How can I define a cluster in Haskell using list comprehension? I want to define a function for the cluster :

`````` ( a b c ) = [ a <- [1 .. 10],b<-[2 .. 10], c = (a, b)]
``````
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What do you mean by cluster? You can't have `c = (a,b)` and also `a b c`. Did you mean `(a,b,c)` as the output? Can you give an example? –  AndrewC Mar 24 '13 at 20:50
`a <- [1 .. 10],b<-[2 .. 10], b > a` would be better as `a <- [1 .. 10],b<-[a+1 .. 10]` –  AndrewC Mar 24 '13 at 20:54
Here is an example of output :[(1,2,1),(1,3,1),(1,4,1),(1,5,1),(1,6,1),(1,7,1)] –  George Mar 24 '13 at 21:21

In your comment you gave the example `[(1,2,1),(1,3,1),(1,4,1),(1,5,1),(1,6,1),(1,7,1)]`.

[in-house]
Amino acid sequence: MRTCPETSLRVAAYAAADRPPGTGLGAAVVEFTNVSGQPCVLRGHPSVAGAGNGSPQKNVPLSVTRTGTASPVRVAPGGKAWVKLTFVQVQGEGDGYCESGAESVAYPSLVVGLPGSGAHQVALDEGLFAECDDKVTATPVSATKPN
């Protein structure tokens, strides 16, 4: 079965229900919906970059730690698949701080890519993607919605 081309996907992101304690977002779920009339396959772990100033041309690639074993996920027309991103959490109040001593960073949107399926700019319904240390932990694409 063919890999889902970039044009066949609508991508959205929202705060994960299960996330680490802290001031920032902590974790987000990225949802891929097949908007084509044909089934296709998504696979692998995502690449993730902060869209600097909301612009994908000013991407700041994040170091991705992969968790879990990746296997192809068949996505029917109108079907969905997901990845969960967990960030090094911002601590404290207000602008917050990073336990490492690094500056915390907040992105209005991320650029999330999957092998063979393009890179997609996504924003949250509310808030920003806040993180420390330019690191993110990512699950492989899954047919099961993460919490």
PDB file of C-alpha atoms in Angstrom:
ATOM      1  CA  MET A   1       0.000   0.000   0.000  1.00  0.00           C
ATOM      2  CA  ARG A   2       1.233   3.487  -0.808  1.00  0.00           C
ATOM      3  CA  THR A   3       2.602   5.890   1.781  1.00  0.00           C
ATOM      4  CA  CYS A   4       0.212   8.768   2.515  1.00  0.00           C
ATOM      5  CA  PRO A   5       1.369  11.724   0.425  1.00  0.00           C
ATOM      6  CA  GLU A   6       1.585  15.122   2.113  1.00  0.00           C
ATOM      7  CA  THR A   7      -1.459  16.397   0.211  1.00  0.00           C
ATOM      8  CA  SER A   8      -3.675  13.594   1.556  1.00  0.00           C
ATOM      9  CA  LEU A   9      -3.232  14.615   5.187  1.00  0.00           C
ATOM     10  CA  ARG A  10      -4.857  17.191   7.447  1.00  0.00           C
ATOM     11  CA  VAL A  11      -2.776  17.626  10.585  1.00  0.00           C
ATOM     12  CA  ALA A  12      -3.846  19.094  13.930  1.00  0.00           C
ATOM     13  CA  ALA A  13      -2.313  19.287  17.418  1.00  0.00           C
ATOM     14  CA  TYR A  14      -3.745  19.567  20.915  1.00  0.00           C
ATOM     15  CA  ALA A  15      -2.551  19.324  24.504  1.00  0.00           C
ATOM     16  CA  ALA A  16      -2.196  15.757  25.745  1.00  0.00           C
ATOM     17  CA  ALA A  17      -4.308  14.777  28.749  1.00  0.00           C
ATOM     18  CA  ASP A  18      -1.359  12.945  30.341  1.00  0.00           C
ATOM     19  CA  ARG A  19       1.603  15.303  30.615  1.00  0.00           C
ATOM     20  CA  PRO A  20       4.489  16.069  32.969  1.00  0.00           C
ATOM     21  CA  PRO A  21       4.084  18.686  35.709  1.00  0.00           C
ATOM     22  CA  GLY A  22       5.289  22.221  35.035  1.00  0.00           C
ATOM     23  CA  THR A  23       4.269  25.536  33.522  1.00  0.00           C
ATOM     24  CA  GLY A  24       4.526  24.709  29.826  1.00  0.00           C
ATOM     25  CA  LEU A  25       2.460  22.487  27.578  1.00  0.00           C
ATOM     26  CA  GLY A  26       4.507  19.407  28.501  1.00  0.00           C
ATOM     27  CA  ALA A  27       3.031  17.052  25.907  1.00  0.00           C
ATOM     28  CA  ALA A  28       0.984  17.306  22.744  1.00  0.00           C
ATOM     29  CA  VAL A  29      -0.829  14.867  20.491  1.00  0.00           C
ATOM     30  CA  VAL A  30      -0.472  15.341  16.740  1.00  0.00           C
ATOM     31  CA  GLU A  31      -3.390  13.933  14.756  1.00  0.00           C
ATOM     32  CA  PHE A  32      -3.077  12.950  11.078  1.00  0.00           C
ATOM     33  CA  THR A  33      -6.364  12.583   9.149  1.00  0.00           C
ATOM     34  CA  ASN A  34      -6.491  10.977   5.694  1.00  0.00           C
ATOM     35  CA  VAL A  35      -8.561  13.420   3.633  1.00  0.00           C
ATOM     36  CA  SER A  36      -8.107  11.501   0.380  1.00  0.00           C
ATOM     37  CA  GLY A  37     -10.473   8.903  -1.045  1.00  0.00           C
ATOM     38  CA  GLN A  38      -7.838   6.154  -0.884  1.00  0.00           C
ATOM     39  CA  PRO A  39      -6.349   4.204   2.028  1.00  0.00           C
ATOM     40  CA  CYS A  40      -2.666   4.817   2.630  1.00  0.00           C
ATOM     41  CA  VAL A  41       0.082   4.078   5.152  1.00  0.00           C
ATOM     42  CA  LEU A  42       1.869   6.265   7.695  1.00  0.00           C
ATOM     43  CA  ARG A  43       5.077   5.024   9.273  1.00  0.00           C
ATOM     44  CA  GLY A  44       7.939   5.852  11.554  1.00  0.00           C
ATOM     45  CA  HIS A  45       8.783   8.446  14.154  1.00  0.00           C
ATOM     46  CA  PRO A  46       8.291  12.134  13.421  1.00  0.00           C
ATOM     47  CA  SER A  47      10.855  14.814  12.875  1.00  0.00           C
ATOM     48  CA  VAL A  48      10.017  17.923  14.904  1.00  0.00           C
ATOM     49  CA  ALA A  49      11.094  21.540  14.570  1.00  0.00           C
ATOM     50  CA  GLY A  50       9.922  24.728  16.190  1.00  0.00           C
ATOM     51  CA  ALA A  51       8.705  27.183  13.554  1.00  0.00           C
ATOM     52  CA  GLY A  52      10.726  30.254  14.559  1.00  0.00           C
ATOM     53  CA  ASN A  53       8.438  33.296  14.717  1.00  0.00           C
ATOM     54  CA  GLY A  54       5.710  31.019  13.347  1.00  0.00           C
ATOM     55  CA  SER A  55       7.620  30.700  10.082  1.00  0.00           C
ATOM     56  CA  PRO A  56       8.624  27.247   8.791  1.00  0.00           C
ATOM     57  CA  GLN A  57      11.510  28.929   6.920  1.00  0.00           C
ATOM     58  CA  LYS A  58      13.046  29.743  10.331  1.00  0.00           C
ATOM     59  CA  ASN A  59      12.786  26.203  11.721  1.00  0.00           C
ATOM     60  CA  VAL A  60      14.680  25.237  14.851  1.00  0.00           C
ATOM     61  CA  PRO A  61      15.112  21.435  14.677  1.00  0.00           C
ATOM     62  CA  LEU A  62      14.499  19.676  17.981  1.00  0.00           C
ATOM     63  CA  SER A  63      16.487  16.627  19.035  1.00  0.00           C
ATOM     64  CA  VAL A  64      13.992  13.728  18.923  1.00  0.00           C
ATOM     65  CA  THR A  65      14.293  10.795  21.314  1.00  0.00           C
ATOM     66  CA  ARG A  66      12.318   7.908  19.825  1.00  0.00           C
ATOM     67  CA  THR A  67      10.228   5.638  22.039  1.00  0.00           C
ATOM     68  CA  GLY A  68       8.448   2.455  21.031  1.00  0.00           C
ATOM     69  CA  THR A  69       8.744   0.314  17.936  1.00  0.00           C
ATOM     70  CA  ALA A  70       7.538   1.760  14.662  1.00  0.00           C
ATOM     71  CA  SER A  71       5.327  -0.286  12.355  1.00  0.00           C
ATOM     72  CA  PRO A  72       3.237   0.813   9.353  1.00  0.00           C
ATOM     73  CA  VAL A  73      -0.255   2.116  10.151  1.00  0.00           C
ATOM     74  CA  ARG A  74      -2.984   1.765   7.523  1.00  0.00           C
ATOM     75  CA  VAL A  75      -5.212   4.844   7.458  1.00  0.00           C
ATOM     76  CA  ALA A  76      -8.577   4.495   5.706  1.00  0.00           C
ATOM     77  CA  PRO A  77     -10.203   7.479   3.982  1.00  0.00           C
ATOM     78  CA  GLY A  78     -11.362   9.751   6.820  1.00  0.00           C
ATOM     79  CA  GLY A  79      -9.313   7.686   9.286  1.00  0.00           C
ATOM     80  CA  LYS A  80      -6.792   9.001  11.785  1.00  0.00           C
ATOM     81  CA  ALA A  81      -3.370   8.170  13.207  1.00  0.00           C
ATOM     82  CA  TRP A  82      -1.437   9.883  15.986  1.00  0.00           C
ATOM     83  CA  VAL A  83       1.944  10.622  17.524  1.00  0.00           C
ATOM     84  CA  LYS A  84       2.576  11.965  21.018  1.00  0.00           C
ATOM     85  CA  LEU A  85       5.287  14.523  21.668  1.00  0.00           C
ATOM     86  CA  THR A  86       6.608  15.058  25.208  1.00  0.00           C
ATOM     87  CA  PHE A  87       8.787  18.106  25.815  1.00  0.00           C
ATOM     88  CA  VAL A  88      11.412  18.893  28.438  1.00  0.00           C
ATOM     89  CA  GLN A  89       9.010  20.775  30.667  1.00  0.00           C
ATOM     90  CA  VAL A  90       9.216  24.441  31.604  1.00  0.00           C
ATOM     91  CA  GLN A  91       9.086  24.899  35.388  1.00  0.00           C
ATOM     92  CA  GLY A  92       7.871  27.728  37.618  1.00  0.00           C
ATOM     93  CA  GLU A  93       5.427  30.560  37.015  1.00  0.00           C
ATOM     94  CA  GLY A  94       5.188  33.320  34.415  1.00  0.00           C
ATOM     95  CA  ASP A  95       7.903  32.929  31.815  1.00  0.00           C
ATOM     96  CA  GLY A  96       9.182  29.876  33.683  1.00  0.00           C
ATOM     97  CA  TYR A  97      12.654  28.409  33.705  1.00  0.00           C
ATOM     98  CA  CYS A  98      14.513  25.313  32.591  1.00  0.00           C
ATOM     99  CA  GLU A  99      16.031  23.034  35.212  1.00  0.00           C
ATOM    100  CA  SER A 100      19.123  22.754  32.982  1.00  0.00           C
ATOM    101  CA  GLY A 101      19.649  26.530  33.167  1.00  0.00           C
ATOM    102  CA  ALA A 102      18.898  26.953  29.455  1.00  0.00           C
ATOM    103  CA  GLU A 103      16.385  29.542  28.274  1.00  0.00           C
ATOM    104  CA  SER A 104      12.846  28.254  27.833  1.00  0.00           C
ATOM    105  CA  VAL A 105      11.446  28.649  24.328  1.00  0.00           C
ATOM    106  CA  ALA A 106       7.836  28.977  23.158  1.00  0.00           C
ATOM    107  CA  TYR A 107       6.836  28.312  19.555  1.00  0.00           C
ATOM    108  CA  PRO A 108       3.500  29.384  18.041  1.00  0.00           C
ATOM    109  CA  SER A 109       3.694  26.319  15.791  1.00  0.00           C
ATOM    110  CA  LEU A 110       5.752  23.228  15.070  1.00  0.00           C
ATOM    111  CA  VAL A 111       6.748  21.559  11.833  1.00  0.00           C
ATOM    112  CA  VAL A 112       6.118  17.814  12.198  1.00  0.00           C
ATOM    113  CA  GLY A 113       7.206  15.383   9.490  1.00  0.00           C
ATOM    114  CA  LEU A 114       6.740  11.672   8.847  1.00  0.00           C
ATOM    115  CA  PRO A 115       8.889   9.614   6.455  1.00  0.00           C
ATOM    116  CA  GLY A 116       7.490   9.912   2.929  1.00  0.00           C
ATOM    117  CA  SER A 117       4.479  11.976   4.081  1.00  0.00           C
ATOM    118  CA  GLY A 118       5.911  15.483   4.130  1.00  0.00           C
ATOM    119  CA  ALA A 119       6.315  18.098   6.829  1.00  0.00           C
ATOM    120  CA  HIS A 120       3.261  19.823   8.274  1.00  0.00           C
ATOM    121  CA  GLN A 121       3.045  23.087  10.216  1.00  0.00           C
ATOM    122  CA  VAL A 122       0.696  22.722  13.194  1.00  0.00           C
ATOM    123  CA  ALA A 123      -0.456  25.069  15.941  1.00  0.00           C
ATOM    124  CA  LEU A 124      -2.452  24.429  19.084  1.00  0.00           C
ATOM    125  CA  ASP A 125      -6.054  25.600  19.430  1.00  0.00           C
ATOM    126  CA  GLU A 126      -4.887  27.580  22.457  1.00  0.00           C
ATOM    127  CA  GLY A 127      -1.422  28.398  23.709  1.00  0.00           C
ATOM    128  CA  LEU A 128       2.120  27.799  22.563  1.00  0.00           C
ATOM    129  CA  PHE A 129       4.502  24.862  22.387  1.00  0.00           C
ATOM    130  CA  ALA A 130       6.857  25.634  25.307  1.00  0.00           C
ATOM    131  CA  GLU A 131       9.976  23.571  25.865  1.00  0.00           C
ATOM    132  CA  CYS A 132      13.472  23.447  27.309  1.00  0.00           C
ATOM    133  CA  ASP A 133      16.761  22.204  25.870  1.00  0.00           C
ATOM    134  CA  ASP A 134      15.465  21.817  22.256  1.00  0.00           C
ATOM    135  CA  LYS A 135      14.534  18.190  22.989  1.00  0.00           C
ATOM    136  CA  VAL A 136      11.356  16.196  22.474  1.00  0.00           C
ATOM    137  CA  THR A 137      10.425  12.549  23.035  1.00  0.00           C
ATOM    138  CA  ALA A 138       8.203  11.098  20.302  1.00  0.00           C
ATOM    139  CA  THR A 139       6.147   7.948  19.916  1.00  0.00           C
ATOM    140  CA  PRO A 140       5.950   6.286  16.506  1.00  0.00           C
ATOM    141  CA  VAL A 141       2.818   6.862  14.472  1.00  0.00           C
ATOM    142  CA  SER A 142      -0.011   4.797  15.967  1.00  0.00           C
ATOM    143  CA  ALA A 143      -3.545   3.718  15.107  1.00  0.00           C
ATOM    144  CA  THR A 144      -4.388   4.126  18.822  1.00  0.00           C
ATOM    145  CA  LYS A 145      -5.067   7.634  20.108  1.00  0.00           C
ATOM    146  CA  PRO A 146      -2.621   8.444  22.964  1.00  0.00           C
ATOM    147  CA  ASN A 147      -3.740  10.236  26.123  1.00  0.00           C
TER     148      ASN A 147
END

In that example, only the middle number changes, the other two are always 1. You can do this particular one with

``````ones = [(1,a,1)| a<-[1..7]]
``````

However, you might want to vary the other ones. Let's have a look at how that works, but I'll use letters instead to make it clearer:

``````> [(1,a,b)| a<-[1..3],b<-['a'..'c']]
[(1,1,'a'),(1,1,'b'),(1,1,'c'),(1,2,'a'),(1,2,'b'),(1,2,'c'),(1,3,'a'),(1,3,'b'),(1,3,'c')]
``````

You can see that the letters are varying more frequently than the numbers - the `b<-[1..3]` is like an outer loop, with `c<-['a'..'c']` being the inner loop.

You could copy the `c` into the first of the three elements of the tuple:

``````> [(b,a,b)| a<-[1..3],b<-['a'..'b']]
[('a',1,'a'),('b',1,'b'),('a',2,'a'),('b',2,'b'),('a',3,'a'),('b',3,'b')]
``````

Or give each its own varying input

``````>  [(a,b,c)| a<-[1..2],b<-['a'..'b'],c<-[True,False]]
[(1,'a',True),(1,'a',False),(1,'b',True),(1,'b',False),(2,'a',True),(2,'a',False),(2,'b',True),(2,'b',False)]
``````
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